Students at the University of South Dakota paying in-state tuition may be breathing easier next year about their tuition bills.
After raising tuition rates by an average of about 5.8 percent at all six South Dakota public universities for the 2015-2016 school year, the South Dakota Board of Regents is pursuing $4.7 million in funding from the state Legislature to freeze current tuition rates for the coming academic year.
The push for lawmakers to support a tuition freeze is part of the SDBOR’s three-year plan to source 50 percent of higher education costs from state funds and 50 percent from tuition and fees paid by students.
Though there is general support for this request and for the SDBOR’s long-term plan, some officials in Pierre, including Gov. Dennis Daugaard, are “wary” of the overall availability of these funds, said SDBOR Student Federation Executive Director Chance Costello.
Mike Rush, executive director of the SDBOR, said the governor likely has not yet had a chance to read the proposal and probably will not do so until early September. Once he has read the proposal, he’ll have to weigh it against the various proposals and needs of all other state agencies.
Costello said the federation will continue advocating for the proposed 50/50 funding split even if the governor or Legislature rejects the current funding request.
The 50/50 split plan has been in existence since October 2014, Rush said.
“It wasn’t too many years ago that the balance was 60 percent paid by the state and 40 percent paid by the students,” he said. “The Board has been trying to shift back toward those former rates.”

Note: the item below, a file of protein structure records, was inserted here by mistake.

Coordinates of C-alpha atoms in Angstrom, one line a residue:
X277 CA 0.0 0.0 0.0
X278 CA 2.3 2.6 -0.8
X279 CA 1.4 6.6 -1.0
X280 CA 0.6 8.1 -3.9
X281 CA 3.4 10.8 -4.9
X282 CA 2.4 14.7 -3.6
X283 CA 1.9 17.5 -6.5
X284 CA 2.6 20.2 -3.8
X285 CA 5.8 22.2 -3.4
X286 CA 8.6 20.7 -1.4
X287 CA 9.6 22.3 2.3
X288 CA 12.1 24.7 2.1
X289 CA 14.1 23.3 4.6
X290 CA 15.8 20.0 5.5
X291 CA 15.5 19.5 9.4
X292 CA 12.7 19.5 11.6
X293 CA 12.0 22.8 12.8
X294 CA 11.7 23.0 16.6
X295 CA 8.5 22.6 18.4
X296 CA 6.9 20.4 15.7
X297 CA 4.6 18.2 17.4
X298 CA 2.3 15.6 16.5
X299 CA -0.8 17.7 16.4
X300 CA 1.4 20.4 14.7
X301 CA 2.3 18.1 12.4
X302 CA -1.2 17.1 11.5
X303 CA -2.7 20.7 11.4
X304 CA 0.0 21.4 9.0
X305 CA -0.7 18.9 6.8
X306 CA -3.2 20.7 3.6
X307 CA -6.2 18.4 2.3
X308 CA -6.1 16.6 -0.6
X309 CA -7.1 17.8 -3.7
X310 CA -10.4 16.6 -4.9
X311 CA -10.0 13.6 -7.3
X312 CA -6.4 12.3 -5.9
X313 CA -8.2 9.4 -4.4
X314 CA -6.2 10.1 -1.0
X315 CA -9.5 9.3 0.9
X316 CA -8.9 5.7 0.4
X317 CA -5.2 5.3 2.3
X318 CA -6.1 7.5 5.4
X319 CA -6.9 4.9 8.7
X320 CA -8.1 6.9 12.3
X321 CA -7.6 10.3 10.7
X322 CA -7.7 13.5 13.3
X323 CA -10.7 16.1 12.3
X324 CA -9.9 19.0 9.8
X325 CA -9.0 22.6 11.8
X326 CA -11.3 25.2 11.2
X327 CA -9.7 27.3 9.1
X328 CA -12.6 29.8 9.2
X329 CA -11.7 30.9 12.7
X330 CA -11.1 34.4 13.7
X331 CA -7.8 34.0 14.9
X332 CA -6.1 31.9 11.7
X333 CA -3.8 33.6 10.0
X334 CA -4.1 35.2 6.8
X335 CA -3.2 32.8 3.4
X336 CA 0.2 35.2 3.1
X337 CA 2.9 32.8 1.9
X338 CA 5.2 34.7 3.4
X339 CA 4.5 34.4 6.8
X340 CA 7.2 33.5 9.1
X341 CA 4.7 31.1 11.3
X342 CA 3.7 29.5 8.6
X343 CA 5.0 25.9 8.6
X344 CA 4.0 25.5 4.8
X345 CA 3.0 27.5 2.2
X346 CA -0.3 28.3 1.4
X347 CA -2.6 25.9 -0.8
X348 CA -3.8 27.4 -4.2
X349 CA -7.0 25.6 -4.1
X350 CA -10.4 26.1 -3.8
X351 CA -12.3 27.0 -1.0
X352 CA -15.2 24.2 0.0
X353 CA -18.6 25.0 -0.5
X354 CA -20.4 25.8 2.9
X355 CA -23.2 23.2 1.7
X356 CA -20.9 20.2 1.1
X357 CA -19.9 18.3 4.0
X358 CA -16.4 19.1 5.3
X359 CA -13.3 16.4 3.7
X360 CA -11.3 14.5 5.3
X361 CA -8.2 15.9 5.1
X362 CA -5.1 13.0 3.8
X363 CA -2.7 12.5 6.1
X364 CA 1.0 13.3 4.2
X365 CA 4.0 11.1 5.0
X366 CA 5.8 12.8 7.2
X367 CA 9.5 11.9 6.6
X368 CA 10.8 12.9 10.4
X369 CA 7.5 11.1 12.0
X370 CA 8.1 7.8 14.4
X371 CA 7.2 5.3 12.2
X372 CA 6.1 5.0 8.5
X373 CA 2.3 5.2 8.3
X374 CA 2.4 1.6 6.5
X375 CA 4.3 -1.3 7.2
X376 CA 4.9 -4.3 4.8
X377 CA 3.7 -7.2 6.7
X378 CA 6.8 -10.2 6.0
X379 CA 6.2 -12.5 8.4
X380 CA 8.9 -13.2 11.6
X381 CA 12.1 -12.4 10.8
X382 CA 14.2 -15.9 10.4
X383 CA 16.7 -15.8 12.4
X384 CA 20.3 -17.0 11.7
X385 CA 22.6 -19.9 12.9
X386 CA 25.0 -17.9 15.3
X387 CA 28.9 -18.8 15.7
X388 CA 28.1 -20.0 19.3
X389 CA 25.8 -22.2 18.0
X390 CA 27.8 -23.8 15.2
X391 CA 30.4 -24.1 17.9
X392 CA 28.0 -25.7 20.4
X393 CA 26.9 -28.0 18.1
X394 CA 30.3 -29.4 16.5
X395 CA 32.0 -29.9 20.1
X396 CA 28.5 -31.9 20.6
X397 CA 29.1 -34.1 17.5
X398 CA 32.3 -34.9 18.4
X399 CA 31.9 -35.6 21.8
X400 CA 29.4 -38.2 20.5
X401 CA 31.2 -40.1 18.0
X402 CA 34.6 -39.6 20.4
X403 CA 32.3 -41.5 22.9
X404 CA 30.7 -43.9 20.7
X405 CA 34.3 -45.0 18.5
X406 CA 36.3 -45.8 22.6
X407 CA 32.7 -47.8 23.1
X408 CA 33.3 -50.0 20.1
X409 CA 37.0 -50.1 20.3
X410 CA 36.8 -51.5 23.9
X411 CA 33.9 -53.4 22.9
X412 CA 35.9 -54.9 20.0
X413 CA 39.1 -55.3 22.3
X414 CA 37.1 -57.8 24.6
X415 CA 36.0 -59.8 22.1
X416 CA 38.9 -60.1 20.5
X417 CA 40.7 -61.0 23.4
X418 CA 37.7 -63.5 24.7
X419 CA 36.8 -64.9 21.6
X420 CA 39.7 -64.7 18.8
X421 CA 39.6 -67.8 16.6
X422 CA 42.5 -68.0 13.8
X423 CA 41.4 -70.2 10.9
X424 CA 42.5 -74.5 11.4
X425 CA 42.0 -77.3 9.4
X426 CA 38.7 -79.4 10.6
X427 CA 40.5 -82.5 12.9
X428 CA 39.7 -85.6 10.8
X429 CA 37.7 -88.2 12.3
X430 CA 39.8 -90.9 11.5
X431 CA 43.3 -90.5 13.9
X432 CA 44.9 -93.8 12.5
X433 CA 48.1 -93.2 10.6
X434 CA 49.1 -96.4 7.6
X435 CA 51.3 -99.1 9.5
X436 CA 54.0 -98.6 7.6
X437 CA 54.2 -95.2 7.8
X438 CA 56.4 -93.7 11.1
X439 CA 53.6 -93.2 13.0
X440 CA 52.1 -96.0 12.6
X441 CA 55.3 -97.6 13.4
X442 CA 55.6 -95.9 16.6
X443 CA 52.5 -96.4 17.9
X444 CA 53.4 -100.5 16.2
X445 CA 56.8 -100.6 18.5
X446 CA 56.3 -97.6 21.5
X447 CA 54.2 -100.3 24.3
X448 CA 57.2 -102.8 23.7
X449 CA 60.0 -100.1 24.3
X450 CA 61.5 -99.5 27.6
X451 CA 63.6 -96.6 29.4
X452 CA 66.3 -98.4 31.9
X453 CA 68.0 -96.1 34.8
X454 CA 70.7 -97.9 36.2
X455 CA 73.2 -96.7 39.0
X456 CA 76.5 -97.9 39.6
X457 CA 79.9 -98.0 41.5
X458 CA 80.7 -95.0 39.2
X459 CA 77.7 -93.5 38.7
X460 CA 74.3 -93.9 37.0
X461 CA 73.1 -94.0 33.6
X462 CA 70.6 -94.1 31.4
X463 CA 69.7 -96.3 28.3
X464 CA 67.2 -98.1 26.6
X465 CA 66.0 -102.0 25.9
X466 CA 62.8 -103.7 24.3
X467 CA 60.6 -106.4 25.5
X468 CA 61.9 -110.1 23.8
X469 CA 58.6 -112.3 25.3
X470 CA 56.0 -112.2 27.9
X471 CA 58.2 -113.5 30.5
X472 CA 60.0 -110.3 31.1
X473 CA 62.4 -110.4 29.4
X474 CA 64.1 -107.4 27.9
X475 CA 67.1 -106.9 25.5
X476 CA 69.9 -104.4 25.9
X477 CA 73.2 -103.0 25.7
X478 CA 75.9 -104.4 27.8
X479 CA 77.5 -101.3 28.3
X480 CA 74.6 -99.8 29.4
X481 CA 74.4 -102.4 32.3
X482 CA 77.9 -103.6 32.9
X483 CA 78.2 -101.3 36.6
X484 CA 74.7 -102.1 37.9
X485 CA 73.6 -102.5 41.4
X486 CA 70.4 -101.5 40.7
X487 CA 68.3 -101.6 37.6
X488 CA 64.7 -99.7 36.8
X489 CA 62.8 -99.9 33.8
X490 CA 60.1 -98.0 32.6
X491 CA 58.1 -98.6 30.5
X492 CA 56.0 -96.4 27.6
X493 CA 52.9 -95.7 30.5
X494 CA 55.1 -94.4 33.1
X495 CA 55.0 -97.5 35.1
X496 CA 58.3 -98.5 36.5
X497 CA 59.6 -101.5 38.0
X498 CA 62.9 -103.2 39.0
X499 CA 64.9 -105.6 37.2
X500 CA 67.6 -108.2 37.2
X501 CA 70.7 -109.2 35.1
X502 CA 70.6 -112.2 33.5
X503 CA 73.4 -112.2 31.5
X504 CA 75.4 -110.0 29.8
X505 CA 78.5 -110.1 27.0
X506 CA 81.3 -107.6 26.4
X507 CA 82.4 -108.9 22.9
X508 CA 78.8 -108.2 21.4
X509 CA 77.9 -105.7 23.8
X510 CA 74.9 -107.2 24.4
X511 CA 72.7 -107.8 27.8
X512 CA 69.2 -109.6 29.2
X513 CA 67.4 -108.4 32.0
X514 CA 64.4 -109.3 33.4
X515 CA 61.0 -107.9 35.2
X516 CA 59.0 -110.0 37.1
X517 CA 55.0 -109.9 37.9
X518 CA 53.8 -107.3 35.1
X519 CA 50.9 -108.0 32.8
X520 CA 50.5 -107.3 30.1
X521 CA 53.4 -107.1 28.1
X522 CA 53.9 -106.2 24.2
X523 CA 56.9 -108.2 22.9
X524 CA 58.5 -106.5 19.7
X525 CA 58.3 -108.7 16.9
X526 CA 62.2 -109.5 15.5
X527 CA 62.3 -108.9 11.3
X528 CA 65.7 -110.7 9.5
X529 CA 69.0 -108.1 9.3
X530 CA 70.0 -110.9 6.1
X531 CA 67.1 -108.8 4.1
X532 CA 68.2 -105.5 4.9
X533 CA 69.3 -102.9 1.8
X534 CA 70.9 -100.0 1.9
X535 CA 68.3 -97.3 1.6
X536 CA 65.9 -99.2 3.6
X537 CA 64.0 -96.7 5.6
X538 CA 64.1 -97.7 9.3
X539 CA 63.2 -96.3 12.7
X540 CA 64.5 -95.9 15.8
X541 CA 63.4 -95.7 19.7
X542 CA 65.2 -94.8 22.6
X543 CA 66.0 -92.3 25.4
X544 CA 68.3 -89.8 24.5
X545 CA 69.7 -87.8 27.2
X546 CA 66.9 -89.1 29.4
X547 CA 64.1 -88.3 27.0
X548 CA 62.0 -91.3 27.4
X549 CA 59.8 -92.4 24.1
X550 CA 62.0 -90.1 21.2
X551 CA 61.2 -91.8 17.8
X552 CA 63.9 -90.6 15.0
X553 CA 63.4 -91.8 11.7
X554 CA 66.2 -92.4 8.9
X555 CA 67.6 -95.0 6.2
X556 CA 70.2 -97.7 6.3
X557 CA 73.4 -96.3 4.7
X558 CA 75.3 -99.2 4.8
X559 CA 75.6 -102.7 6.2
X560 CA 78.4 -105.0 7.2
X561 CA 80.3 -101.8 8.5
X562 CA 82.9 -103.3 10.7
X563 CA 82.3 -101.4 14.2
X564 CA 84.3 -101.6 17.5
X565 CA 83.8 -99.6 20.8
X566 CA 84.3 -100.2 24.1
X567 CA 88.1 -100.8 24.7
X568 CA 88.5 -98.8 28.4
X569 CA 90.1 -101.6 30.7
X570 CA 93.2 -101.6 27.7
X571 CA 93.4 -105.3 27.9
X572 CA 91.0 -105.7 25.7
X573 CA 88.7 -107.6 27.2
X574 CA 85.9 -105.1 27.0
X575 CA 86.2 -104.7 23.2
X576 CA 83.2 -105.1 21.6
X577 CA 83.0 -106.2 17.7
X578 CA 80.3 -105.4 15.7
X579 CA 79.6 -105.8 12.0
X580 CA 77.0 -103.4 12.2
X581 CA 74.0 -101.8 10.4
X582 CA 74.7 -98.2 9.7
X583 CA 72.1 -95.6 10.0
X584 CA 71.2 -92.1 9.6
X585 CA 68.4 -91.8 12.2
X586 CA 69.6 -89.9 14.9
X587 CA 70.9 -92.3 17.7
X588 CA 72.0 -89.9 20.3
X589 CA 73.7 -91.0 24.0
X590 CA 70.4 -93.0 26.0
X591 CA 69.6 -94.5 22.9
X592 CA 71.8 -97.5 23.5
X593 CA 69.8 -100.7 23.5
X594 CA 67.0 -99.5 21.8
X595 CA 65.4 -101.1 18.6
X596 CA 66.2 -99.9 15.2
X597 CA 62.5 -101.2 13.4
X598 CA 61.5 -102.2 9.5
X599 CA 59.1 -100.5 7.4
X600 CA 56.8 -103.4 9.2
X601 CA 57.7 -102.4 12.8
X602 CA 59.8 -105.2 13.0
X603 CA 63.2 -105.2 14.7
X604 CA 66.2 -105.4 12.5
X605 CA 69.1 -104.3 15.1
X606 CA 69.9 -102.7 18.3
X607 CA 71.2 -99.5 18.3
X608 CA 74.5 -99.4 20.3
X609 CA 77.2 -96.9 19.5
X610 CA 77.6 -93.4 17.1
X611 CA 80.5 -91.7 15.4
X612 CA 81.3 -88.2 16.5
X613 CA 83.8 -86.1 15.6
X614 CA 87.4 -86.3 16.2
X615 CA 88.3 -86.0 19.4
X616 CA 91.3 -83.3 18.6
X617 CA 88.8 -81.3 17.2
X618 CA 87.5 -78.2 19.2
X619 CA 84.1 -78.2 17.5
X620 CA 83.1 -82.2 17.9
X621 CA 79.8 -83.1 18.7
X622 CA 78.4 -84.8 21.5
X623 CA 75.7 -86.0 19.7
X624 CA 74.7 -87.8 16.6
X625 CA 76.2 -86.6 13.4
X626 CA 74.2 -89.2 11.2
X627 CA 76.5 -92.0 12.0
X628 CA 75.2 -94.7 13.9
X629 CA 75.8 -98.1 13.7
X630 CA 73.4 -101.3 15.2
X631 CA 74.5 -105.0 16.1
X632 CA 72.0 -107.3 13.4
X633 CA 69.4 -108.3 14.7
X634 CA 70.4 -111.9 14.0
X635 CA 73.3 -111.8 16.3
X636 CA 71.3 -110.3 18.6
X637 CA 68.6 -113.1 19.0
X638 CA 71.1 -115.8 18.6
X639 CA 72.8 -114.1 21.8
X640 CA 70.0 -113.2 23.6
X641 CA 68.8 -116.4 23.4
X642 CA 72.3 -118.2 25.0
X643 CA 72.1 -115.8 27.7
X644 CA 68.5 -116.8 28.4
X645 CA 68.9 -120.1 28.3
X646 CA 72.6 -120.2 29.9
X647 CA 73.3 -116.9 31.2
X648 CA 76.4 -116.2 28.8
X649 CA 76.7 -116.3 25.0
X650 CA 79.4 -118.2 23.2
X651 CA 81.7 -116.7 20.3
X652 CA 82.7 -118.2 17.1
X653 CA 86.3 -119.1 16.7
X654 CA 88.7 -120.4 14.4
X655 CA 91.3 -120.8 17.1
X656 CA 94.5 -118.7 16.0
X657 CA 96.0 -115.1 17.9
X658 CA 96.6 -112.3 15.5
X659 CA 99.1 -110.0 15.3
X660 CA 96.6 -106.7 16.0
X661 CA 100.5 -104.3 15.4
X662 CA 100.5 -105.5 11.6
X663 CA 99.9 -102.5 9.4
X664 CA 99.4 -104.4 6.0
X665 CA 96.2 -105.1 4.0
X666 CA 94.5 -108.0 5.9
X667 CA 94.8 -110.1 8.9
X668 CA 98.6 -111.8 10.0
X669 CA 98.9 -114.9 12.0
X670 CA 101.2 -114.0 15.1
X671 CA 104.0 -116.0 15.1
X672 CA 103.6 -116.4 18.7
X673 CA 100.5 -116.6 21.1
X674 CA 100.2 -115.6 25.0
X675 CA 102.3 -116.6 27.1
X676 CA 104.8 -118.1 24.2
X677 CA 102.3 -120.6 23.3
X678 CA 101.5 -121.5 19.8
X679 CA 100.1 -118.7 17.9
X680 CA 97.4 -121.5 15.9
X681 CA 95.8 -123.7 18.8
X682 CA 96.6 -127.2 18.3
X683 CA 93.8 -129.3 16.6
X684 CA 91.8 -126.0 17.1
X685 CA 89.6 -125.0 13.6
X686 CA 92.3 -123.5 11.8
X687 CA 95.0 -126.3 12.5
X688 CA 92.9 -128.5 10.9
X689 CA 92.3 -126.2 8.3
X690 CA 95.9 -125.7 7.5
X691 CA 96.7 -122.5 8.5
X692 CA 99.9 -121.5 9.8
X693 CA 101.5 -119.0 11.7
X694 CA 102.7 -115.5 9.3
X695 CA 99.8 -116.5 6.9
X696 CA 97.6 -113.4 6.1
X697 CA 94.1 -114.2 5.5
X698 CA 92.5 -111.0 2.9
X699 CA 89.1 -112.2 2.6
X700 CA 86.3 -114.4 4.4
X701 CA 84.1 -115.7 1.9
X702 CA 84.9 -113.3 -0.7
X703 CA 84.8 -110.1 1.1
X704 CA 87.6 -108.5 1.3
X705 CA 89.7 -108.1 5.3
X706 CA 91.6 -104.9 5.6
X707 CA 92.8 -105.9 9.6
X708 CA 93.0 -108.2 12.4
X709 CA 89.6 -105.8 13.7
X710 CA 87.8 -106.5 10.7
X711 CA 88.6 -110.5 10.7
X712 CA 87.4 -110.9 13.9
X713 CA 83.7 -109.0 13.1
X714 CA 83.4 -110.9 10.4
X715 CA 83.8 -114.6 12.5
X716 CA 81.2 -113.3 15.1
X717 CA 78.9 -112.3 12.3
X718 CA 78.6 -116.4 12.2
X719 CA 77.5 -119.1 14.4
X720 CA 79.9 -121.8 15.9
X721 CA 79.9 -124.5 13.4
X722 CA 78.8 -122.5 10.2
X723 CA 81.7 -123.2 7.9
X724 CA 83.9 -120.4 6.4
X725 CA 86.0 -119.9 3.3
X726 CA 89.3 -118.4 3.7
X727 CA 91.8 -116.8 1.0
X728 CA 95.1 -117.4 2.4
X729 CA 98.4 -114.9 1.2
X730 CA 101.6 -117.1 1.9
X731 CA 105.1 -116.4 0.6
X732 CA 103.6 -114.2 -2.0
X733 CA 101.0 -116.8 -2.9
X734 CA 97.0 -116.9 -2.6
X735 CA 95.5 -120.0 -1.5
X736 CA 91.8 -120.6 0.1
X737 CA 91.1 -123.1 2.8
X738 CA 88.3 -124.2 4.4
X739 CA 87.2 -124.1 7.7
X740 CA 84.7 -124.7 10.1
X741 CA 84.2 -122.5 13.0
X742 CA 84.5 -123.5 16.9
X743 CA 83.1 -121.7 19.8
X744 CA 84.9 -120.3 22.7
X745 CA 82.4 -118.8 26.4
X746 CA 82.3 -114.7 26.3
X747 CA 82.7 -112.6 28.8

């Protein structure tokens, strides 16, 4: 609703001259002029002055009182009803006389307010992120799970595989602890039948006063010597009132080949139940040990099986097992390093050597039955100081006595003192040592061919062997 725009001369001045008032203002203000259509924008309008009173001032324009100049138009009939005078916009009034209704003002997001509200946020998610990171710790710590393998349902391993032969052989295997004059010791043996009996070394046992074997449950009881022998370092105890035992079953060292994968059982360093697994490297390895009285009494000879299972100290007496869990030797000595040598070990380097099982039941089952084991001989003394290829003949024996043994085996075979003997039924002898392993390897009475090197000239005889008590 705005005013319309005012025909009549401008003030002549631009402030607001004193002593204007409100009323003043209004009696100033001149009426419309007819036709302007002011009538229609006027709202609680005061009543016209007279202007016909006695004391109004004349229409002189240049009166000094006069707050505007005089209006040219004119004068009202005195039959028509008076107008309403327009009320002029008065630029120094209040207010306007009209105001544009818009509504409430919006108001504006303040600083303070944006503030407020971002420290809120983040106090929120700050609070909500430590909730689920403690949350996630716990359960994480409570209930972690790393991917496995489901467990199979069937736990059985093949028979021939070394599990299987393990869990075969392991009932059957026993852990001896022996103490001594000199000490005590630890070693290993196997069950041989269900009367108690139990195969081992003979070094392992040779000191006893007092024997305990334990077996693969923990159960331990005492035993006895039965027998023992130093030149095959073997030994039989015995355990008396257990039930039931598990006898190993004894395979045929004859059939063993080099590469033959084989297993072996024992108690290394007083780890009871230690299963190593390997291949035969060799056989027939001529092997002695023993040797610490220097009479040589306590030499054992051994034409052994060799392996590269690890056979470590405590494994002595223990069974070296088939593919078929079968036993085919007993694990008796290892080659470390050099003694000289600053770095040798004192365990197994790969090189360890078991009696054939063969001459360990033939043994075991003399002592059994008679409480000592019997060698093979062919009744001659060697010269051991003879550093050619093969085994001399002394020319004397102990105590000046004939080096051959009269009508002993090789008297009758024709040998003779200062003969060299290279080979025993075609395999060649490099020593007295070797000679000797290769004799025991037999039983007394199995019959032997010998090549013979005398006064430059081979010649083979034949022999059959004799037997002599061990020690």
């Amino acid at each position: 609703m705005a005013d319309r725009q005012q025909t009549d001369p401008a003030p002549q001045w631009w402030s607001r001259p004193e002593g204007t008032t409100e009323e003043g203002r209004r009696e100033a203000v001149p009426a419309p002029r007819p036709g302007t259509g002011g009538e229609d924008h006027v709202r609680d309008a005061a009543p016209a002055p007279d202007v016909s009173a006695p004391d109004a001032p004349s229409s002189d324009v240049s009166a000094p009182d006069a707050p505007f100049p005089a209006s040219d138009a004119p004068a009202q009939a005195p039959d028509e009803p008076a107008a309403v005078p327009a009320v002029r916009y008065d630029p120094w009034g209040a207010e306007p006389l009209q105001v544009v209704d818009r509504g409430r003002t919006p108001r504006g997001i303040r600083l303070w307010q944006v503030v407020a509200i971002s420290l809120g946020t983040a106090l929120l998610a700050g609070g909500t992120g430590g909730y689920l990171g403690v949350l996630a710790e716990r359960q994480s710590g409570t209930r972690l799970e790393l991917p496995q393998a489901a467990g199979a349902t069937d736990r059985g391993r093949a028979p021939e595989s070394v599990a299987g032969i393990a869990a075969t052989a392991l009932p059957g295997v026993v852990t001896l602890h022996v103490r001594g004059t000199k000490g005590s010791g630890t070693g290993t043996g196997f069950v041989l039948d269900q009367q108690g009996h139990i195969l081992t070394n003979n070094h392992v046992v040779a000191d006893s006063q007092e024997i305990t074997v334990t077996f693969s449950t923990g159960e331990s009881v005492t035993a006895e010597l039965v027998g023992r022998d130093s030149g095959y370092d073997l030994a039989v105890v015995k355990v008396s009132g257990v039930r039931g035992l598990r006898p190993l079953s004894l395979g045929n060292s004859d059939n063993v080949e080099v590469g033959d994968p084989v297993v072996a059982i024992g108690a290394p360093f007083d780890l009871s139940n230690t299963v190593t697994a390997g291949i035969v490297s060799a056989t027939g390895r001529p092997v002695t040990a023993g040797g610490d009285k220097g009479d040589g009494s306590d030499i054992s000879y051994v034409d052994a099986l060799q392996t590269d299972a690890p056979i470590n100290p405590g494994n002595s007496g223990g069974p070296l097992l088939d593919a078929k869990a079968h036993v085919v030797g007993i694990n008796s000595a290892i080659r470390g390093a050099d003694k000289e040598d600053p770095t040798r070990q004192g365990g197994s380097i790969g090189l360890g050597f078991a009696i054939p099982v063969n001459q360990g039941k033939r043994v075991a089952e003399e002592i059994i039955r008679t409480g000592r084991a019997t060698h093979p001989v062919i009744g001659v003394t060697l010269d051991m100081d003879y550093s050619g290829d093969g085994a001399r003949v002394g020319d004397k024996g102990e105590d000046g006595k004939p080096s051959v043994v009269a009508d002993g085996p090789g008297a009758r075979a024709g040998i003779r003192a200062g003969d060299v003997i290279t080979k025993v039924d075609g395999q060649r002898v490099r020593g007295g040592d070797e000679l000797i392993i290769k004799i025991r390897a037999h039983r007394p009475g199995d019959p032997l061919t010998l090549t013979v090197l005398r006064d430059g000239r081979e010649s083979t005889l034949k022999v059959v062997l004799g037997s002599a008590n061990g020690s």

Lack of available state funds was the primary cause of this year’s tuition hike, which was approved last spring by the SDBOR. According to the SDBOR website, resident per-credit hour tuition rates have nearly doubled in the past decade, from $76.35 per credit hour at all South Dakota schools in 2005-2006 to between $139 and $151 per credit hour in 2015-2016.
“(It) does concern me that it has increased so dramatically over the past decade,” Costello said. “One of the largest potential concerns I get with education in South Dakota is its affordability.”
Rush attributed much of the tuition increases of the past decade to the effects of the recession on the state legislature budget. He added that average student debt in South Dakota is lower than that of most states.
“Higher education in South Dakota is a good deal,” Rush said. “People who participate in higher education will likely see more prosperity during their careers, and the Board of Regents believes that higher education is critical to the state’s economic prosperity.”
The SDBOR’s overall funding request also included money to go toward need-based scholarships, Rush said.
Though Rush would not speculate on whether the SDBOR would choose to raise the tuition of out-of-state students if tuition is frozen for resident students, Costello said that a price hike for non-residents is not out of the question next fall.
Some students aren’t happy about a possible raise in tuition and are already feeling a pinch at current rates.
“I would be upset if tuition rates were raised, because they’re high already,” sophomore Jared Waltz said. “I would support state or federal tuition caps to prevent any further increases.”
Sophomore Brandy Hammer said people are alrealy having a hard time paying for college.
“If tuition goes up any more, I will barely have enough financial aid to pay for college, and this is a state school. So that’s pretty sad,” Hammer said.
Sophomore Samantha Jungers said even though she would support a tuition freeze, she believes USD is already reasonably priced.
“(The freeze) would probably help a whole bunch. Still, compared to a lot of other schools, we’re not that expensive here,” she said.